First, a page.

• The second interior member also includes a stylet and a chamber that extends lengthwise therein and the needle piston further includes a through aperture therein. The stylet is movably (e.g., slidably) disposed with the needle piston through aperture. The stylet extends lengthwise in the second interior member chamber, through the needle piston through aperture and through a lumen in the needle. The apparatus also includes a piston moveably disposed in the second interior member chamber (hereinafter the stylet piston), the stylet being coupled to the stylet piston.
  • The second interior member chamber and the stylet piston are configured so that when pressurized fluid (e.g., gas) is admitted in one variable end portion of the second interior member chamber, that is opposite to the styley piston, the stylet moves in the first direction within the first interior chamber. They also are configured so that the stylet moves in the second direction opposite to the first direction when the fluid is removed from the one variable end portion of the second interior member chamber so as to create a negative pressure therein. In further embodiments, the length of the second interior member chamber is set so that when a negative pressure is created in the one variable end portion of the second interior member chamber, the stylet is withdrawn through the needle lumen thereby defining an open channel in the lumen that extends from an open end of the needle to an end of the stylet. As indicated above regarding the first interior member, the foregoing method for moving the stylet piston is not limiting and other techniques and devices are usable to move the stylet piston in the second direction.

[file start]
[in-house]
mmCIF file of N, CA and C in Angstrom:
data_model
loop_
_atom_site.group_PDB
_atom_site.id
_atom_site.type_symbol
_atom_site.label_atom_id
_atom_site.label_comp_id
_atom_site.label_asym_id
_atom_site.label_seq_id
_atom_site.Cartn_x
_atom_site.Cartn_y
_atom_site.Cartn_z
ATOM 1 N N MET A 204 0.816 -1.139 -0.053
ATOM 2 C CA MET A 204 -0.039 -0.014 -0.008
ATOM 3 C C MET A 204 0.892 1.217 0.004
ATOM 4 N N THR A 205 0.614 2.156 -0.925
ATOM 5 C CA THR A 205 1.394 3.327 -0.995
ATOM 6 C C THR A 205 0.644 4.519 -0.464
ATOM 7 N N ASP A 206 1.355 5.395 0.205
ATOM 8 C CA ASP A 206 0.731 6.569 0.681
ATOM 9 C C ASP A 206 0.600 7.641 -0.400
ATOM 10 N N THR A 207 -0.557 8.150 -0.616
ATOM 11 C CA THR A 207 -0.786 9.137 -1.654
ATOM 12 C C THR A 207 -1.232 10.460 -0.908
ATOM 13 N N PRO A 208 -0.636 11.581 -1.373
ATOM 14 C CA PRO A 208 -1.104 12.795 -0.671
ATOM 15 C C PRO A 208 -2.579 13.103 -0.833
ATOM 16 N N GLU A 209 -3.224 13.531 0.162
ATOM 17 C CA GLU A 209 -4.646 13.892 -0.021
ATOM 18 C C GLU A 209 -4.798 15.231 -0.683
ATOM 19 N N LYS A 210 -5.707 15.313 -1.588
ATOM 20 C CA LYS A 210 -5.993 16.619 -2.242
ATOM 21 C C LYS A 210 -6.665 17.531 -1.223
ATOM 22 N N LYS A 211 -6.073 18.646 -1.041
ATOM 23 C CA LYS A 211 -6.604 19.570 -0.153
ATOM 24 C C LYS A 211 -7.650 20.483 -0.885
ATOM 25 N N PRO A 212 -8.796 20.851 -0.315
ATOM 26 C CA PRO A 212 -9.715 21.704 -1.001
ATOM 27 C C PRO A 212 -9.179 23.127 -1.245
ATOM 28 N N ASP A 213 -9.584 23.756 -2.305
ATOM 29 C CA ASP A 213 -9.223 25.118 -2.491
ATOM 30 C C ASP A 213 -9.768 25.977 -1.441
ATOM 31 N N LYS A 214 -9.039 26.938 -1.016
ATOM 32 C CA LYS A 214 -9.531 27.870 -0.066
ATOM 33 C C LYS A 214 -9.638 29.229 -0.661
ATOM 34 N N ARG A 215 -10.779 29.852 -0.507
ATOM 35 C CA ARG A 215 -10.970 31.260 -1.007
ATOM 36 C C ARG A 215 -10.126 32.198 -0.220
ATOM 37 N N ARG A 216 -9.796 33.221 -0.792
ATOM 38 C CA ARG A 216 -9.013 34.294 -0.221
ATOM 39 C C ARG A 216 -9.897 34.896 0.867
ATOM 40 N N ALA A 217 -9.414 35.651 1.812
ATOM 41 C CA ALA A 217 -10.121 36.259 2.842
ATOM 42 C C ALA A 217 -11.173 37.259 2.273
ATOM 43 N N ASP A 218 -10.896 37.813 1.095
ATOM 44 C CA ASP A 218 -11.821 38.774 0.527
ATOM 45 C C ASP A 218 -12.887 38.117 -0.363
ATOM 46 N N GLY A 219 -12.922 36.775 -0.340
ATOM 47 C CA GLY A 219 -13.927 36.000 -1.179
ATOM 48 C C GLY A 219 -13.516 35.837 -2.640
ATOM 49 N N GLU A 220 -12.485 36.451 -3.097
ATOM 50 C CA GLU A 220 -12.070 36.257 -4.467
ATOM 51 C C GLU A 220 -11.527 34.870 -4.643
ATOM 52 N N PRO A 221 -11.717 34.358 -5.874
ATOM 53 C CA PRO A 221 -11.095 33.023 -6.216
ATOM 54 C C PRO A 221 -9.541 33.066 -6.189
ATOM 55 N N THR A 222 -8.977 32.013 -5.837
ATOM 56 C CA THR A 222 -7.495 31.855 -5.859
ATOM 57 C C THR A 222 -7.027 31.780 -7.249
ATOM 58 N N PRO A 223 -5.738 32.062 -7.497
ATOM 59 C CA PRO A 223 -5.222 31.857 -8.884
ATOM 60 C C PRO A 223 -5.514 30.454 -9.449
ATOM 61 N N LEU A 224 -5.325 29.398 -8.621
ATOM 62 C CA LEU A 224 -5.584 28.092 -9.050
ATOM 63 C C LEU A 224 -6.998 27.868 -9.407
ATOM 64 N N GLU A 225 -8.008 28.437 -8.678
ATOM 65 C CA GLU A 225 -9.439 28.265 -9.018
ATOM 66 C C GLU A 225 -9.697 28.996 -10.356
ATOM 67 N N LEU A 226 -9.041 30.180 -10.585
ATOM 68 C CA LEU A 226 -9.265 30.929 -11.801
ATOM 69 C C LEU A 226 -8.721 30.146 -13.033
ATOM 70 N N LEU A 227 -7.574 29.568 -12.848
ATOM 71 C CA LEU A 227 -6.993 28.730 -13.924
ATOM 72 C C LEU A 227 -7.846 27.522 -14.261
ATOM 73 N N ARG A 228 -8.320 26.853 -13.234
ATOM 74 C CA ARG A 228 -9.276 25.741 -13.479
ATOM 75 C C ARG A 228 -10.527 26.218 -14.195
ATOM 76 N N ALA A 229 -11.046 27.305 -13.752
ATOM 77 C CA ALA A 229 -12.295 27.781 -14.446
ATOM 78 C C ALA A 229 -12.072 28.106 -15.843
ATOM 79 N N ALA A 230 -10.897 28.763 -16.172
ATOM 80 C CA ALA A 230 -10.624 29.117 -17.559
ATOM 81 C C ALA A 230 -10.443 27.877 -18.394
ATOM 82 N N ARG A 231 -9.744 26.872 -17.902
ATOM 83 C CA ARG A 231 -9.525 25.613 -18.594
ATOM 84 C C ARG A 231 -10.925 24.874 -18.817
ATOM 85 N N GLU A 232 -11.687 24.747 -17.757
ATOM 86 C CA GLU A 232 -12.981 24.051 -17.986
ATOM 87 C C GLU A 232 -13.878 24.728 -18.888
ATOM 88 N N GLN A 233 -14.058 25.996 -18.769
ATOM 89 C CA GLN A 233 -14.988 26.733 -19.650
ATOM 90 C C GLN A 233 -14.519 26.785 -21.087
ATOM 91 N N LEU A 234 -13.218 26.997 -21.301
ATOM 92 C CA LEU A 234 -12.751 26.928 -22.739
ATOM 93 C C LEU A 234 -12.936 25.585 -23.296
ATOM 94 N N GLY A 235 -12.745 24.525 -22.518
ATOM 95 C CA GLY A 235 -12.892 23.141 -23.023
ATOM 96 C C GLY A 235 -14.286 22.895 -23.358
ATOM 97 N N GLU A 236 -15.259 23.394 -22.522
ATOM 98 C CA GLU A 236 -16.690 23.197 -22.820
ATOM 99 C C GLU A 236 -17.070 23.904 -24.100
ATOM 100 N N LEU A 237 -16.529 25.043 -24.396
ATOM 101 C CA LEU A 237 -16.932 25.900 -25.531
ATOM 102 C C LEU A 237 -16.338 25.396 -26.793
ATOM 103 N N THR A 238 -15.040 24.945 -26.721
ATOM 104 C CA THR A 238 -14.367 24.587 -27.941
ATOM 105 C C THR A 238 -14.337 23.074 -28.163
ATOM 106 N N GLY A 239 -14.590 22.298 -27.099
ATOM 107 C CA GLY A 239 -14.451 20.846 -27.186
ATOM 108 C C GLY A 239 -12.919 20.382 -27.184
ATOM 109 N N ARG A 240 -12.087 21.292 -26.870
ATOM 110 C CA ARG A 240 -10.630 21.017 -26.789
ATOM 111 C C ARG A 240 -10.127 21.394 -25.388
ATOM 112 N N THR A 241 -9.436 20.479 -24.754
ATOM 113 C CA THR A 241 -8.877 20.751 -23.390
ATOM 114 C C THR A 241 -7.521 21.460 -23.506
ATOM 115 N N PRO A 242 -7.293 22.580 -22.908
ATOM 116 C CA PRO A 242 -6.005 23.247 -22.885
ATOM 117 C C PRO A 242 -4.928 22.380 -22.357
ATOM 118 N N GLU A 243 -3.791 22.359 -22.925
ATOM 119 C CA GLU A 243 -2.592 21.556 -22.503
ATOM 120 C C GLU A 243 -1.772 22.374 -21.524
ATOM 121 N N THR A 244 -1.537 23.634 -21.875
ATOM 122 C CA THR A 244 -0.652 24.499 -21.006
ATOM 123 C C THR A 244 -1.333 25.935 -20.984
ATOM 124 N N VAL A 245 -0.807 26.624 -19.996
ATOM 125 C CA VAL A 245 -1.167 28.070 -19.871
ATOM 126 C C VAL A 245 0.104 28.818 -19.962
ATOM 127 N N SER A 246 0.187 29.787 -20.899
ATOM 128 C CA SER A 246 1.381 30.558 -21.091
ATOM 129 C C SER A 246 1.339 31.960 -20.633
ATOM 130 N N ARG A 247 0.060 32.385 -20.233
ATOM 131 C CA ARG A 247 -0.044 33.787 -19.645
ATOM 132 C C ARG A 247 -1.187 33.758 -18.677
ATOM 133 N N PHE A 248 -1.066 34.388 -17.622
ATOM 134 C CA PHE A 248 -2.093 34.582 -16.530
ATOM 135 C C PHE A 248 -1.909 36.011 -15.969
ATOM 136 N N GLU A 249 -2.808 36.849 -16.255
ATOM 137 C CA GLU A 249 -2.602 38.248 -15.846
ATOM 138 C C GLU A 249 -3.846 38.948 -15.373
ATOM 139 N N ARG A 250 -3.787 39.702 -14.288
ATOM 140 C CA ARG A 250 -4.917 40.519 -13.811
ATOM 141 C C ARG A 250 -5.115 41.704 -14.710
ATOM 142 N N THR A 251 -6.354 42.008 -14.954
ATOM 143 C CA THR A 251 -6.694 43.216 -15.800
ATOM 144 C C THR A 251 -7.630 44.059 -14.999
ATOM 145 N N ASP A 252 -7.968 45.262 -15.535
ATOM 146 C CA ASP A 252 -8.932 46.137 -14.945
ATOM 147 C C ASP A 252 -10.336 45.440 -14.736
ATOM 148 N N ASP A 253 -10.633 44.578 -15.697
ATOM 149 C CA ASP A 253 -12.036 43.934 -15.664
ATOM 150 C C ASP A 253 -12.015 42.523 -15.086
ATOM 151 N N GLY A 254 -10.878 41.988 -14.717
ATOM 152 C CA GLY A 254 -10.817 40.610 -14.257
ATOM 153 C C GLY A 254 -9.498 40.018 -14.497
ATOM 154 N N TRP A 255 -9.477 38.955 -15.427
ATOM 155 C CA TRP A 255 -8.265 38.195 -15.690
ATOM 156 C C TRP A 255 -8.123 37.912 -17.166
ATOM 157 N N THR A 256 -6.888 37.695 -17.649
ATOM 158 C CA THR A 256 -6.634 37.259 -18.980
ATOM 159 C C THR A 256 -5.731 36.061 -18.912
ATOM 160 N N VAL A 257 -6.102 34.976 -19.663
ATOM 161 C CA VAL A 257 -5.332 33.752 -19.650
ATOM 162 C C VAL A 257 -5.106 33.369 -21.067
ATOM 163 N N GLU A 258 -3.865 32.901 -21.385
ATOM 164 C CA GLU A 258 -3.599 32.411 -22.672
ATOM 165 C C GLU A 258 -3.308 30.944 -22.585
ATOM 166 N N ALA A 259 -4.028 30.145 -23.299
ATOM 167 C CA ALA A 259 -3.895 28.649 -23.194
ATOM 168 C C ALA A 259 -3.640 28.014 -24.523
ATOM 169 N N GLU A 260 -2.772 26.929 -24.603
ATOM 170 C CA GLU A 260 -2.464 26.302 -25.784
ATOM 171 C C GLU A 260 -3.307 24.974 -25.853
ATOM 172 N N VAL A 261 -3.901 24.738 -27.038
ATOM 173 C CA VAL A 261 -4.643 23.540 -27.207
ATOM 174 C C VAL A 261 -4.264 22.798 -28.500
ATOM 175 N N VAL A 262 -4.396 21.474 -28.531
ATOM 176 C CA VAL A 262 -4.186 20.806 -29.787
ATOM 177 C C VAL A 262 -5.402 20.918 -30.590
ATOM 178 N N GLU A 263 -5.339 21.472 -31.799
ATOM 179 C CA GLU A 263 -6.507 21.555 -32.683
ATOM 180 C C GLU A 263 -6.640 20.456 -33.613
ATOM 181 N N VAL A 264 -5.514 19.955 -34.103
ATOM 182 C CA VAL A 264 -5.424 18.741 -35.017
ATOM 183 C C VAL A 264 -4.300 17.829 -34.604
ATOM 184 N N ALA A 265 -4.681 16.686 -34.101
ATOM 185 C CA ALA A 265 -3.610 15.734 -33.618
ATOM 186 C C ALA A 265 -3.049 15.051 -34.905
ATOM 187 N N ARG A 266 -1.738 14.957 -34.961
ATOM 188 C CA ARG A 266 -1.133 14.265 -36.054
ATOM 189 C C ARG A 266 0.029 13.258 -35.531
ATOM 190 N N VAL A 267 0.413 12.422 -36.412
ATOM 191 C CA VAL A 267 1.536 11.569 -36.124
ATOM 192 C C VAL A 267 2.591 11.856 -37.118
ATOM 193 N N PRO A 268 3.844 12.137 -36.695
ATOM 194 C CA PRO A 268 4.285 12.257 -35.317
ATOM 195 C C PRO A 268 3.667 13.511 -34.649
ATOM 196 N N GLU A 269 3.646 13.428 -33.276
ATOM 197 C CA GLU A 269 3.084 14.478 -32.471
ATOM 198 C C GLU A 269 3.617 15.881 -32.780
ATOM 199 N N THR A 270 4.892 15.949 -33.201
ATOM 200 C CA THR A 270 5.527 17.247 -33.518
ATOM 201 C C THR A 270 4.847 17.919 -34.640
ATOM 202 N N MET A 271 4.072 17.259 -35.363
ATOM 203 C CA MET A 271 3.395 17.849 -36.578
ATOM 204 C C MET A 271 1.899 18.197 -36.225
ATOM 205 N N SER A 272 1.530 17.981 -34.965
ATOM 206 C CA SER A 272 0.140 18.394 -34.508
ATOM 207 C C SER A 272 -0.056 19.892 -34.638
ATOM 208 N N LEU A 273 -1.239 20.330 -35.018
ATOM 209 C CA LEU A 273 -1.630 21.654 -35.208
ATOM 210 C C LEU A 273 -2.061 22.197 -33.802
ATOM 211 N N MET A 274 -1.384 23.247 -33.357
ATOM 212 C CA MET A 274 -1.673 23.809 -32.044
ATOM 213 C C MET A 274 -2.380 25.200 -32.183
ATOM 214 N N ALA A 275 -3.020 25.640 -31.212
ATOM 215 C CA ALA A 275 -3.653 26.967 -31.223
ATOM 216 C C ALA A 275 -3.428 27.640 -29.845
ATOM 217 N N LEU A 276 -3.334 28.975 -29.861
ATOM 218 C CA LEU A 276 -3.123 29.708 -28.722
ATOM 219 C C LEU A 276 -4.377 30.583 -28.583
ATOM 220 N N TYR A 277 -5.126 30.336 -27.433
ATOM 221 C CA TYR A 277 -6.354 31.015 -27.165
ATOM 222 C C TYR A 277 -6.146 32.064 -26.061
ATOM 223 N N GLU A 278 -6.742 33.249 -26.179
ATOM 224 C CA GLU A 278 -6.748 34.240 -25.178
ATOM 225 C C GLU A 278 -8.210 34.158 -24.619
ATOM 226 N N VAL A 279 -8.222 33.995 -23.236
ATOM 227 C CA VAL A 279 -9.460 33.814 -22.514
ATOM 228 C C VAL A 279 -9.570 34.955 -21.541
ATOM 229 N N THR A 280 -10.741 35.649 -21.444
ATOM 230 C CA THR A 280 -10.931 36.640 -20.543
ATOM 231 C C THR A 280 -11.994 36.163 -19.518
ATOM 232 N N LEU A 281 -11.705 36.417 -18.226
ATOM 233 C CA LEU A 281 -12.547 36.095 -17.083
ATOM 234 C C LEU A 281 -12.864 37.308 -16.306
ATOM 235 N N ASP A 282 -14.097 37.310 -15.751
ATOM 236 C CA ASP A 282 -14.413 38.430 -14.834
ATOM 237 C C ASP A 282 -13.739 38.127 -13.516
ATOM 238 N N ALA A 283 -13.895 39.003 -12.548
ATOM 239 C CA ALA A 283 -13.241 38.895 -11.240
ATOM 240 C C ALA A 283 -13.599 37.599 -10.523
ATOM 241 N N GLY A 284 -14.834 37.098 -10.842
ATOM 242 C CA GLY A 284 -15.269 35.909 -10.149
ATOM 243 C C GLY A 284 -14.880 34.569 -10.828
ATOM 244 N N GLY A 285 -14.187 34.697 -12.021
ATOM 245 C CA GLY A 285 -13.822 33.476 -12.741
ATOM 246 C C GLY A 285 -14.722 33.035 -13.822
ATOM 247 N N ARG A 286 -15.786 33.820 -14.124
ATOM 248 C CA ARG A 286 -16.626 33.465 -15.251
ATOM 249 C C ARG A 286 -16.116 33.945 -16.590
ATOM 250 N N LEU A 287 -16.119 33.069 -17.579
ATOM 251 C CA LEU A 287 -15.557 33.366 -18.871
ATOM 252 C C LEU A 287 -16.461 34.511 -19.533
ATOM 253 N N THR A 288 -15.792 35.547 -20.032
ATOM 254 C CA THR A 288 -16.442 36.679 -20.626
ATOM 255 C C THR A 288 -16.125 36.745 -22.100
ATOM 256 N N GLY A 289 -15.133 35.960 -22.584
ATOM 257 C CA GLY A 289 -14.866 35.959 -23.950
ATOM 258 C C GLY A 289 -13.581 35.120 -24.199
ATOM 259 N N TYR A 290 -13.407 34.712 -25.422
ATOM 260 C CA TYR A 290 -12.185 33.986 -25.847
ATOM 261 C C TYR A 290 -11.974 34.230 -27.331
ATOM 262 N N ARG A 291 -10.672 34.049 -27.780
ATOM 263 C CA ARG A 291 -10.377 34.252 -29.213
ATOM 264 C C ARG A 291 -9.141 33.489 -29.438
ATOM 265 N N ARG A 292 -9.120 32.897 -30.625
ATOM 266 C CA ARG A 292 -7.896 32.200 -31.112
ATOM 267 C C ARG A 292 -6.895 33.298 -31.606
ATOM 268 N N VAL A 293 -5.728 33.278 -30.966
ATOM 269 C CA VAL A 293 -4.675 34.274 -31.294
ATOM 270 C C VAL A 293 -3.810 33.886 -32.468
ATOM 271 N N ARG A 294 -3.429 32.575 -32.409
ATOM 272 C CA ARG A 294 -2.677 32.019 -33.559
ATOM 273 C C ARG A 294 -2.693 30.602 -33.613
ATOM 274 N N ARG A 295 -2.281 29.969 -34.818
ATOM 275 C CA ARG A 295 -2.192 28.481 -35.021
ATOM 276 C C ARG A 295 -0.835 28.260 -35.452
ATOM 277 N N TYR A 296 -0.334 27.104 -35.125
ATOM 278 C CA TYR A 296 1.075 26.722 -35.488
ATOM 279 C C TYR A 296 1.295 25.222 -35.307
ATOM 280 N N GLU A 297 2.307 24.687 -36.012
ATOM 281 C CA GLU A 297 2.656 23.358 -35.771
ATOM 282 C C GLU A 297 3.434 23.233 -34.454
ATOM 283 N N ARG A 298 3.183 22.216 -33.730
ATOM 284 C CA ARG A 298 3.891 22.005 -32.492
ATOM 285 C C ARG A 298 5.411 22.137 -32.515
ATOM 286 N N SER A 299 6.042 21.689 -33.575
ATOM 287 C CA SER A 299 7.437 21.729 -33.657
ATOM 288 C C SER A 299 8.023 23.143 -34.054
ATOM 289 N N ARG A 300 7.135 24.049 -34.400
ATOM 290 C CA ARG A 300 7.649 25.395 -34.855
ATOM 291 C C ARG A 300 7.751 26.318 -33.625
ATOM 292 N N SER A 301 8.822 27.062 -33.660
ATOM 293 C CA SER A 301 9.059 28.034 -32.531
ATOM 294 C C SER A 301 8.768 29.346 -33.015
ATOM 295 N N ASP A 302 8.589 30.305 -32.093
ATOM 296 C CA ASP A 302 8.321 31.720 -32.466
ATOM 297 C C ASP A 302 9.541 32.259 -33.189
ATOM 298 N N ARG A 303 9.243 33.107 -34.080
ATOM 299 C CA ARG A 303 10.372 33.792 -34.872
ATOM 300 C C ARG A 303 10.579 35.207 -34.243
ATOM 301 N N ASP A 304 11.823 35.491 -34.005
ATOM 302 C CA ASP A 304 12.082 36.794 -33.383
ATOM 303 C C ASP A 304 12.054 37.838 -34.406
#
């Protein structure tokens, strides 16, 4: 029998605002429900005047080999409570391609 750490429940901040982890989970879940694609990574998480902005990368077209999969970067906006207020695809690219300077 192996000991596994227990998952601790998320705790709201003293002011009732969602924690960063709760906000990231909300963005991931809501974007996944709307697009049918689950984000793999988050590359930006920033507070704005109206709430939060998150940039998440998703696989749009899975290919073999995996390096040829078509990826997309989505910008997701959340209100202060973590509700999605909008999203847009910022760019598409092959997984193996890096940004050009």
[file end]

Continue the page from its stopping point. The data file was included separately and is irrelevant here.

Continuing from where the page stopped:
• In further embodiments, such a needle delivery apparatus further includes a delivery mechanism that is operably coupled to a lumen of the needle, so that material can be delivered to the lumen and thence through the lumen to tissue surrounding an open end of the needle disposed in the tissue. The material being delivered includes medicaments, tissue, antibiotics, markers and seeds, the seeds including one of medicaments or radioactive material. In yet further embodiments, the needle delivery apparatus includes a control unit for controlling the delivery apparatus, more particularly functionalities of the delivery apparatus including controlling operation of the stepper motor and movement of the pistons.
  • In yet further embodiments, such a needle delivery apparatus further includes a seed delivery mechanism. Such a seed delivery mechanism includes a delivery line fluidly coupled to a source of seed and the needle delivery apparatus; and a seed delivery pressure source fluidly coupled to the delivery line that pressurizes the delivery line so as to cause the seed to pass through the delivery line into the needle delivery apparatus. After the seed is delivered to the needle delivery apparatus it is moved within the needle delivery apparatus so as to be disposed within the needle lumen.